I'm pretty much the same, though hope to gradually convert more of it into food production. I am also going into beekeeping, and am thinking about maybe just scattering some clover seed around to give them a little something more to feed on.


I can just see you casting a few sprinkles of moisture to the competing species with a hearty "good luck here's your post peak diet"
Same routine I do while feeding the cat nowadays. Dry cereal and just a whiff of the canned stuff as I observe "you are considered a delicacy in many parts of the world"

Economic Peak Oil is what might be considered. Economic expansion requires energy and/or efficiency increases. Economic health is measured by growth. A plateau is stagnation.

Peak Oil would make no more difference than Peak Wood if we were transitioning via efficiency or other power source.

The 1973 Oil Embargo gave people an event to key on that energy is going into constraint. With Peak Oil we are the proverbial frog in the pot of cool water set on a fire. People measure events by having a date. We can only know Peak Oil in hindsight.

The mortgage crisis is growing as more and more people cannot afford their commute and house payments. Pakistan, South Africa, North Dakota and others have experienced shortages in the last year. All indicators that the economy is past peak.

Try putting a trendline through the production data to smooth out the 'noise'.

As you say, it cetainly isn't the BAU 1.6% per year IEA predicted growth - and that little spike up at the end of 2007 may be an attempt by somebody to save face/manipulate the market - these data are not as robust as you might expect and are often subject to later quiet revisions.

Hmmmm! ... Let me think about this! ... a LOT more oil (about the same growth we would expect for a whole year in just two months) is suddenly added to the market and the price goes UP 10% to RECORD LEVELS! ... To be explained in economics 101 ... or not!

You have to remember the order of things - first you need an affordable excess of oil waiting to be supplied, then the world economy can grow by consuming the excess.

No excess oil supply? ... No growth! ... and because the financial system nowadays is almost completely debt based and must have growth to pay the interest (CDOs based on NINJA loans were just the last throw of the dice by desperate bankers attempting to keep the exponential debt growth going) ... a collapsing financial system!

How long do wind projects take from initial proposal to finalizing construction? Started a topic on whether Wind power in the US [has] stalled? at po.com and haven't dug up a solid answer on my own. I notice the AWEA only lists 3506.38 MW of projects at the moment, as opposed to last year's record breaking 5,714 MW. Can 2K MW of proposals get drawn up by spring and finished by early next winter, just to (roughly) achieve zero growth?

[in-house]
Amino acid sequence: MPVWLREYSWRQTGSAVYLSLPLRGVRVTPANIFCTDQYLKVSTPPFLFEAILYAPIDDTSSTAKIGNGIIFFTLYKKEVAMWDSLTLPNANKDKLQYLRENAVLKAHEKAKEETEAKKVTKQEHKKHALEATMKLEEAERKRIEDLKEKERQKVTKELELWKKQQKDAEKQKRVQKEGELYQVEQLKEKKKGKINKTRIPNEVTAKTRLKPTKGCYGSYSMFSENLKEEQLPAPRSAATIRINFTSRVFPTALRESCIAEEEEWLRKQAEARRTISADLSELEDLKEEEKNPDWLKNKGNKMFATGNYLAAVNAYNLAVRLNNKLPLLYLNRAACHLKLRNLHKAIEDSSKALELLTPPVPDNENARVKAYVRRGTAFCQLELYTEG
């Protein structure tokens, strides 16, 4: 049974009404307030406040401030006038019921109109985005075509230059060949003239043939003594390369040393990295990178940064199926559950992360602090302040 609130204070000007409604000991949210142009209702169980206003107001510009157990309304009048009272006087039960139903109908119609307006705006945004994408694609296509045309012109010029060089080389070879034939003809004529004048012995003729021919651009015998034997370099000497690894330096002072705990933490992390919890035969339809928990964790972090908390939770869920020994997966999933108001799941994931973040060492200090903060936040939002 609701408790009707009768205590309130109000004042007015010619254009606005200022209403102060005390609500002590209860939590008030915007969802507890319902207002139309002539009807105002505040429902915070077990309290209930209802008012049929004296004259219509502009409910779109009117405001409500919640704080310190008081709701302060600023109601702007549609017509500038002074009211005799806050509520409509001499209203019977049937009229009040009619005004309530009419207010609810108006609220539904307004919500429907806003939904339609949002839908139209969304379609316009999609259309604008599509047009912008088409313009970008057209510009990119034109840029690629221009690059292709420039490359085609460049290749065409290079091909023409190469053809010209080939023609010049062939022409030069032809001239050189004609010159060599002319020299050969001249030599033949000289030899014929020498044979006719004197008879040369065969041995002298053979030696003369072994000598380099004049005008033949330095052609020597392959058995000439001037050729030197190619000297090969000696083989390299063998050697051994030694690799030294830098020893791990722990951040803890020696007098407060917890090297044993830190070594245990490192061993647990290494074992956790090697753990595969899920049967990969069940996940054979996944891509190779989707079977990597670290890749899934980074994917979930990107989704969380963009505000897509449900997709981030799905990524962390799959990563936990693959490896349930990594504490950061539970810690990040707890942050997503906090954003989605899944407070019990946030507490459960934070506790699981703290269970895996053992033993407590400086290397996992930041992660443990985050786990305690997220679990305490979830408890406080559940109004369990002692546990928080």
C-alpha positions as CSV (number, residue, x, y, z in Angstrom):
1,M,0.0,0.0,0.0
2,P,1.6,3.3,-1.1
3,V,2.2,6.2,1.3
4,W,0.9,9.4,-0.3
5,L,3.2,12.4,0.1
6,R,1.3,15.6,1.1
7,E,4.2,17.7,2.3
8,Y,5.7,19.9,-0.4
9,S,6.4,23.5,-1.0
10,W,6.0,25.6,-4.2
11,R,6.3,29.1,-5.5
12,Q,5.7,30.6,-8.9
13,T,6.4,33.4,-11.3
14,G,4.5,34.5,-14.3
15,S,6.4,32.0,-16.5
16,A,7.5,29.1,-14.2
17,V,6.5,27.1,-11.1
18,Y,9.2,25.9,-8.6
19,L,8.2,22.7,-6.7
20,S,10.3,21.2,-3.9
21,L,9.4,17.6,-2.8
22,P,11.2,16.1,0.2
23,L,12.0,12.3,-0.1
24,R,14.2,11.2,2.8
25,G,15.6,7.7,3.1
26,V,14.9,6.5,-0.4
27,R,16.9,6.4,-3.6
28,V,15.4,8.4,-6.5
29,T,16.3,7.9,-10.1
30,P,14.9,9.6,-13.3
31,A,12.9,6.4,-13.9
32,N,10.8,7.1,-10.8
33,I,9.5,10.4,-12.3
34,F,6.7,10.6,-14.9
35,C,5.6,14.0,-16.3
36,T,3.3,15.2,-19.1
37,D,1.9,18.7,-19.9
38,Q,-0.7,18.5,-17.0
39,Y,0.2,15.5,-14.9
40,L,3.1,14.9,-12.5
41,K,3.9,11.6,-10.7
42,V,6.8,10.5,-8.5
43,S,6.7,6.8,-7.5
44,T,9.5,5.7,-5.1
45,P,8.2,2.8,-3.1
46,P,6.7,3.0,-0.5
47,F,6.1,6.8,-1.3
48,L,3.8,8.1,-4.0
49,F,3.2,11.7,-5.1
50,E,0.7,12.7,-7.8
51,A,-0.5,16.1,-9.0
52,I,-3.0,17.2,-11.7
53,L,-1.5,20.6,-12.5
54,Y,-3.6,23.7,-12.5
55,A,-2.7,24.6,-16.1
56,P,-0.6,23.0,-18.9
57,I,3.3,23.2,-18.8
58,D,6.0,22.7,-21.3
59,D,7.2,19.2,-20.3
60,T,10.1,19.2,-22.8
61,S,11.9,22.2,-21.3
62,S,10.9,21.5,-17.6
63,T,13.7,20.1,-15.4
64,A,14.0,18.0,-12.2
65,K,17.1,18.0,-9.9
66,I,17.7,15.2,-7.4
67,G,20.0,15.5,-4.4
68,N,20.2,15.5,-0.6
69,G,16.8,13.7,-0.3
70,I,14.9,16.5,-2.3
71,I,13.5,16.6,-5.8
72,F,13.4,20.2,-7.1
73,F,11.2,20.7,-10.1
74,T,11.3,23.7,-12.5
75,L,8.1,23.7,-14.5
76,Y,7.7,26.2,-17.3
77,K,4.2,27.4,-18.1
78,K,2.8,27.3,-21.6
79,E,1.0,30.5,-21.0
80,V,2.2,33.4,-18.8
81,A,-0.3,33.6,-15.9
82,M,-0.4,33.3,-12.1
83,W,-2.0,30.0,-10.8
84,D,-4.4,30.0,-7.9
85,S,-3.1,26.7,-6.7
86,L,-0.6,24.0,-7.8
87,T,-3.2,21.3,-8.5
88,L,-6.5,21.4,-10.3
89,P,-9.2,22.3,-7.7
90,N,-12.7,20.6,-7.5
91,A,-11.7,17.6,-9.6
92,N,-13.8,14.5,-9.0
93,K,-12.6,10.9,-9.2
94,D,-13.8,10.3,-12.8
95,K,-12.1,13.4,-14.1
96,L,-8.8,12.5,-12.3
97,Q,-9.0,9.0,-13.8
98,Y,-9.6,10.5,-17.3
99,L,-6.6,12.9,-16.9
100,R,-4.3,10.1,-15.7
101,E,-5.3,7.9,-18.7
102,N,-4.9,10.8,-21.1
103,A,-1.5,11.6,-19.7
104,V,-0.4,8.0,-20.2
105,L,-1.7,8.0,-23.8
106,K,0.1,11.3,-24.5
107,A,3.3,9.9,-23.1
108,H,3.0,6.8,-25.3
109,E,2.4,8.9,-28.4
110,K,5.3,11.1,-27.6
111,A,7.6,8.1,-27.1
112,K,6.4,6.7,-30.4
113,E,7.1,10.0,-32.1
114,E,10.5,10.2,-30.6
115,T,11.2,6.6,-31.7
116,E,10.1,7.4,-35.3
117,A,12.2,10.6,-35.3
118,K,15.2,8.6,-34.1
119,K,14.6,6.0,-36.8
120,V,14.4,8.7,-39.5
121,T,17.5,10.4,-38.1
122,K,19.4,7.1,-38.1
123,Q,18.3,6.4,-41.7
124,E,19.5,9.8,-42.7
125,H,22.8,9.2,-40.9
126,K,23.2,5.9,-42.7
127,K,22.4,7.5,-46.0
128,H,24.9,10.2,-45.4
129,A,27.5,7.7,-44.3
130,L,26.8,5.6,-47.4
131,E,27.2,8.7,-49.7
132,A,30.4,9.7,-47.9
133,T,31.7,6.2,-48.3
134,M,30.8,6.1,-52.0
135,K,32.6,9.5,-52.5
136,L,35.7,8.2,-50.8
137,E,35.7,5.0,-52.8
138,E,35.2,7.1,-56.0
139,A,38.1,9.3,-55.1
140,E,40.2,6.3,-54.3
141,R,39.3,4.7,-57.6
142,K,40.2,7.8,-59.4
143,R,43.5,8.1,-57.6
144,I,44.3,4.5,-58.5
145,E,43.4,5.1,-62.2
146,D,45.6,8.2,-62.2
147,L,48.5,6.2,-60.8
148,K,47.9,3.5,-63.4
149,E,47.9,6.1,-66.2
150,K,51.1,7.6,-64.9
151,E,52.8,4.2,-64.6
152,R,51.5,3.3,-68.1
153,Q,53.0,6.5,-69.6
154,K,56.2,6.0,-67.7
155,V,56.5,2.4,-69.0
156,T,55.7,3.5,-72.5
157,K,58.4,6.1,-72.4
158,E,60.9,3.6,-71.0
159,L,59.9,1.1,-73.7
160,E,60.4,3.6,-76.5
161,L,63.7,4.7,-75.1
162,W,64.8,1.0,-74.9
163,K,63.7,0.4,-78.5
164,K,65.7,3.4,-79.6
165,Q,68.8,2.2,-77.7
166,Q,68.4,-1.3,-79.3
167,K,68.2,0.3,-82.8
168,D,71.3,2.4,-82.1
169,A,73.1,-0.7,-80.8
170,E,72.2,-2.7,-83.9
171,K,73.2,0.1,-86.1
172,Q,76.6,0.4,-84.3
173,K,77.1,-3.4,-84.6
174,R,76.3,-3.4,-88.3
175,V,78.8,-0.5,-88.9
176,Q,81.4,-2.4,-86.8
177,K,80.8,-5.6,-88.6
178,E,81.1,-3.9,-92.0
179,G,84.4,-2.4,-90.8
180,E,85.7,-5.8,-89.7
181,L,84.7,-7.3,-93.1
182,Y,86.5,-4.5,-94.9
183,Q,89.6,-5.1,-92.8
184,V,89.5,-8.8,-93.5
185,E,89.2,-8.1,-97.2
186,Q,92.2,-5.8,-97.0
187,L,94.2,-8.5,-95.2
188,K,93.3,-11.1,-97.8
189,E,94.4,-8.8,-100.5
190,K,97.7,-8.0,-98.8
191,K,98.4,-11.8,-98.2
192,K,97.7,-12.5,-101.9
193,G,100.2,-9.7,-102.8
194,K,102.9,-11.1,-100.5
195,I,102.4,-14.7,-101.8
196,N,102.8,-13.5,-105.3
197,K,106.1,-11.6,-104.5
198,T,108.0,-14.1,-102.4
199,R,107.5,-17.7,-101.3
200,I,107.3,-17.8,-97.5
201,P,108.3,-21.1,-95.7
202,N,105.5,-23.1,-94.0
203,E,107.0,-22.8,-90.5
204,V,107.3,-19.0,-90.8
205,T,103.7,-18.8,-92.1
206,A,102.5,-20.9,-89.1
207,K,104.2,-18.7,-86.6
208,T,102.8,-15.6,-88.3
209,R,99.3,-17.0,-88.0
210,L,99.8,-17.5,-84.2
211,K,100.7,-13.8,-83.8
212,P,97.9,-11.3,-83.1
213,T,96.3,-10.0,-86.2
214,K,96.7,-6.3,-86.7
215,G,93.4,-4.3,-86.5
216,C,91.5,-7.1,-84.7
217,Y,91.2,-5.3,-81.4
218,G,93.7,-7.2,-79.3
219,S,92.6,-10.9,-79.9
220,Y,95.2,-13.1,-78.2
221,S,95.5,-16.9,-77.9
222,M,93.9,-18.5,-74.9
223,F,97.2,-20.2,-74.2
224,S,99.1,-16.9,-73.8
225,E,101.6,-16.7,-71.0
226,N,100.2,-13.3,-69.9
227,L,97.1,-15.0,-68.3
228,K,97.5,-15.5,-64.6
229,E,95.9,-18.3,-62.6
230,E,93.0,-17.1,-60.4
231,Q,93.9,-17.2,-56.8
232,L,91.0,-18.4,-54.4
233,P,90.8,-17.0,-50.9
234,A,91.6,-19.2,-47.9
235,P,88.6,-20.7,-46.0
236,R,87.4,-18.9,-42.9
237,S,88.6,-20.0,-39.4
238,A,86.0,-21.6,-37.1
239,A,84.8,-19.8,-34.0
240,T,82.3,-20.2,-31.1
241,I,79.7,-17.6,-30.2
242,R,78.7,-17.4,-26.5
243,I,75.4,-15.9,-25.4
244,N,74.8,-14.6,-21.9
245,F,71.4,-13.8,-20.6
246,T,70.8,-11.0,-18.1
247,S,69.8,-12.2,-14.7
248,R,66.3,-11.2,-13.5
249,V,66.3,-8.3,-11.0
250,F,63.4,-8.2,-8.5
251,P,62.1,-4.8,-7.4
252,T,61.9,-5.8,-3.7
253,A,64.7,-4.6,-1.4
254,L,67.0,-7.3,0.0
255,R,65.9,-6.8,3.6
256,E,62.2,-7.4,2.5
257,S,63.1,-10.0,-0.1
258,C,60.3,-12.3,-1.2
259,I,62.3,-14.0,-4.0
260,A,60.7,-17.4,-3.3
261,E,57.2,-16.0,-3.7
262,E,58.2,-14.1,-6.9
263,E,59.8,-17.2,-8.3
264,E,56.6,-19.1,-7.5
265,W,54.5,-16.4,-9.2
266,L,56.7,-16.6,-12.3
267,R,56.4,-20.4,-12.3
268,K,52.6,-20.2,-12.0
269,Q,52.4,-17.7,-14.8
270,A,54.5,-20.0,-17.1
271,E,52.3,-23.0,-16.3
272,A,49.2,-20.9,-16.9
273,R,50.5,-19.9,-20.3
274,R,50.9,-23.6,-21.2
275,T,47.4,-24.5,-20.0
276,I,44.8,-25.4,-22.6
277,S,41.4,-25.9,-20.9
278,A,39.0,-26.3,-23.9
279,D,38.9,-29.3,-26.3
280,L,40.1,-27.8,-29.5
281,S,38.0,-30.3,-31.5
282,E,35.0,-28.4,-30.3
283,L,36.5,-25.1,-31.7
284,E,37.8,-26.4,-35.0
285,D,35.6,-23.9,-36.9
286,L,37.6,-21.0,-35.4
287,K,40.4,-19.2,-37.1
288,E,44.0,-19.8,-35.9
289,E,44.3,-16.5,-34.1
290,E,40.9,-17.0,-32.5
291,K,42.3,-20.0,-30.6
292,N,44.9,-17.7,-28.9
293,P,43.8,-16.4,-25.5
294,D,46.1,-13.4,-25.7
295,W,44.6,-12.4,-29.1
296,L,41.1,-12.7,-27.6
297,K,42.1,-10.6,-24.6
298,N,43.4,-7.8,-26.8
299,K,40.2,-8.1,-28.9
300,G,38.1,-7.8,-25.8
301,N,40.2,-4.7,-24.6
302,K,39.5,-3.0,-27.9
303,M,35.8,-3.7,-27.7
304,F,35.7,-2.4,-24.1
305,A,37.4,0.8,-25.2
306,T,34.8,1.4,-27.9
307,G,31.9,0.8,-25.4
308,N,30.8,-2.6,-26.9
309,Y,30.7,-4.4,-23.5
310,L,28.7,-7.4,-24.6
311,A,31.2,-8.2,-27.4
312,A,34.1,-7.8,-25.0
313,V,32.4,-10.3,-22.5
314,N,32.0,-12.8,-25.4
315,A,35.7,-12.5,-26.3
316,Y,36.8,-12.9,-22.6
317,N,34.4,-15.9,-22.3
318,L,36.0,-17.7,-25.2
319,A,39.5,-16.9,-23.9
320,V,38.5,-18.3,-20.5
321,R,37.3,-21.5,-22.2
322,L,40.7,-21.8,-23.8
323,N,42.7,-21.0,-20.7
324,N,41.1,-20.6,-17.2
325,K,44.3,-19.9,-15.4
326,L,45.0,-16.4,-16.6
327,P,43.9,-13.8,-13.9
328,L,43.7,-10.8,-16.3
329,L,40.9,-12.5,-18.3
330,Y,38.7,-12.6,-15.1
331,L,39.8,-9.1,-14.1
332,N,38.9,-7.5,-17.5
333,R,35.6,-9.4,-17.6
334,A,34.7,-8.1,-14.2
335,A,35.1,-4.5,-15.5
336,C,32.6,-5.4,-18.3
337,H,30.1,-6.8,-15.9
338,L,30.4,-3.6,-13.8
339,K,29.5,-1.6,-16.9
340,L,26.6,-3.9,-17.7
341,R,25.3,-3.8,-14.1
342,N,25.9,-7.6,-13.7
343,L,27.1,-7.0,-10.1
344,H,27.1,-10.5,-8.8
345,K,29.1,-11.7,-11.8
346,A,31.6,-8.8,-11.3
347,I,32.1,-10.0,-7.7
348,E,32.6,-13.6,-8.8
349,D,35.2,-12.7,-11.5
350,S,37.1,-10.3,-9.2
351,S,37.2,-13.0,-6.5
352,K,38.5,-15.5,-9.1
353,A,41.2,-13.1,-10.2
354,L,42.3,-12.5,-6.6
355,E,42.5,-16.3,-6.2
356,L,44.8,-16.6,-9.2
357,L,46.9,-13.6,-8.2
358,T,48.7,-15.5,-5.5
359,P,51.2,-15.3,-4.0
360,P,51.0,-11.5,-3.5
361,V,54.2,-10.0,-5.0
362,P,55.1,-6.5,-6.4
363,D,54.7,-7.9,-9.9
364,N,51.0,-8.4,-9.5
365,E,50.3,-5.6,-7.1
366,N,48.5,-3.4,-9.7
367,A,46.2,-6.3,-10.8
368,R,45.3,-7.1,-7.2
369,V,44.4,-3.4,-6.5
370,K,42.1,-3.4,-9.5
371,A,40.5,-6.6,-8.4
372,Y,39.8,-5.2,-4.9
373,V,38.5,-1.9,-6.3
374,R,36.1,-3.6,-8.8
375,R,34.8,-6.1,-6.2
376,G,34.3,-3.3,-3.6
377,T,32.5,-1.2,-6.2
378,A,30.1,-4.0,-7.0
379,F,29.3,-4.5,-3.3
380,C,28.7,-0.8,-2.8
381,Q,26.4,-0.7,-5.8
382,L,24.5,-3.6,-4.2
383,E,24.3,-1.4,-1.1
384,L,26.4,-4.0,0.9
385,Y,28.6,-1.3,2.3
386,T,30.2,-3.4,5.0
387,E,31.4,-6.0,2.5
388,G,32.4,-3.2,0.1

KevO has started his own po.com thread on the fact that the UK MILITARY says NO to Wind Farms. Turns out they jam radar...

There is a 22 month lead time on the turbines above a megawatt. The top of the line gear these days are 2.0 to 3.0mw systems and they cost roughly a dollar a watt.

You need at least fifteen months of wind data from a location to evaluate it properly. This is micrometeorology at work - air above 30m moves as "parcels" rather than the Brownian motion we know at the ground level. The national wind maps tell you were to start looking, but you sure can't place a turbine based on such information.

There are choke points associated with construction equipment - there just aren't enough big cranes to put up all of the planned turbines even if we had the manufacturing to make them.

Those are the "inside the ballpark" issues. Get those problems solved and you've still got NIMBYs, grid interconnection, financing, and all of the other stuff that comes with doing a large scale project. We've got roughly half a billion dollars in wind farm construction scheduled within a six mile radius around my house ... we'll just have to wait and see if turbine bases start going in this spring. One of the companies involved is owned by Iberdrola ... and I hope we're all aware that Spain is the only country with worse mortgage antics than we have here in the United States.

Friend of mine works in the Steel Industry and due to backlog cannot commit to building the high number of turbines required by the large entity. Large entity wanted four digit commitment and the company committed to ONE!

Thanks guys. Looks like wind will be...taking a breather for the year!

Kansas ranks #11 for this year, a good round 100MW. In my po.com post I also linked to some business regarding provisions in story: